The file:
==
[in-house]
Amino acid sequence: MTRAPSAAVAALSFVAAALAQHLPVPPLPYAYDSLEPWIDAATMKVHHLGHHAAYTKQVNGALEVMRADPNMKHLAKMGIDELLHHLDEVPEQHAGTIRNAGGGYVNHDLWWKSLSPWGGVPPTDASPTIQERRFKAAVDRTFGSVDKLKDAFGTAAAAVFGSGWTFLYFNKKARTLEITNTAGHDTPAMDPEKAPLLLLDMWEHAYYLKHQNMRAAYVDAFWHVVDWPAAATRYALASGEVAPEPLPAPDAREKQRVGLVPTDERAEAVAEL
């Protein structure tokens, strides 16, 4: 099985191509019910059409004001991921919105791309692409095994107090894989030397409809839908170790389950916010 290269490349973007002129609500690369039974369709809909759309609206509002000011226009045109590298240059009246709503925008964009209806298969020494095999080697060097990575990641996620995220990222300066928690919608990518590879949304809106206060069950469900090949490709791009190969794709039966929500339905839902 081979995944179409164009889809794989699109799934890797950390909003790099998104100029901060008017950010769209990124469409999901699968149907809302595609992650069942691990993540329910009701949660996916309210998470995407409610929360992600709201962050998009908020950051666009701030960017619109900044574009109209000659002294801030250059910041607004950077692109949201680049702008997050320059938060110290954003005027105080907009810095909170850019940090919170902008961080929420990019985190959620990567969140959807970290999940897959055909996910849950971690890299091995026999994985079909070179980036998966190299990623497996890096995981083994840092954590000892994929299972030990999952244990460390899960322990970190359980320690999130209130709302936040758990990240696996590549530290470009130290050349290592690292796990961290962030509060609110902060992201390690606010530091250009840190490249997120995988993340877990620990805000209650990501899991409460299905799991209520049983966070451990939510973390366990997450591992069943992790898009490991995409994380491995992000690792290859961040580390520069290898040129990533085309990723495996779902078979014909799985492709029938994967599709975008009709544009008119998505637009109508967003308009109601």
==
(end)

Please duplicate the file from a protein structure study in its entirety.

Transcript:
[in-house]
Amino acid sequence: MTRAPSAAVAALSFVAAALAQHLPVPPLPYAYDSLEPWIDAATMKVHHLGHHAAYTKQVNGALEVMRADPNMKHLAKMGIDELLHHLDEVPEQHAGTIRNAGGGYVNHDLWWKSLSPWGGVPPTDASPTIQERRFKAAVDRTFGSVDKLKDAFGTAAAAVFGSGWTFLYFNKKARTLEITNTAGHDTPAMDPEKAPLLLLDMWEHAYYLKHQNMRAAYVDAFWHVVDWPAAATRYALASGEVAPEPLPAPDAREKQRVGLVPTDERAEAVAEL
């Protein structure tokens, strides 16, 4: 099985191509019910059409004001991921919105791309692409095994107090894989030397409809839908170790389950916010 290269490349973007002129609500690369039974369709809909759309609206509002000011226009045109590298240059009246709503925008964009209806298969020494095999080697060097990575990641996620995220990222300066928690919608990518590879949304809106206060069950469900090949490709791009190969794709039966929500339905839902 081979995944179409164009889809794989699109799934890797950390909003790099998104100029901060008017950010769209990124469409999901699968149907809302595609992650069942691990993540329910009701949660996916309210998470995407409610929360992600709201962050998009908020950051666009701030960017619109900044574009109209000659002294801030250059910041607004950077692109949201680049702008997050320059938060110290954003005027105080907009810095909170850019940090919170902008961080929420990019985190959620990567969140959807970290999940897959055909996910849950971690890299091995026999994985079909070179980036998966190299990623497996890096995981083994840092954590000892994929299972030990999952244990460390899960322990970190359980320690999130209130709302936040758990990240696996590549530290470009130290050349290592690292796990961290962030509060609110902060992201390690606010530091250009840190490249997120995988993340877990620990805000209650990501899991409460299905799991209520049983966070451990939510973390366990997450591992069943992790898009490991995409994380491995992000690792290859961040580390520069290898040129990533085309990723495996779902078979014909799985492709029938994967599709975008009709544009008119998505637009109508967003308009109601």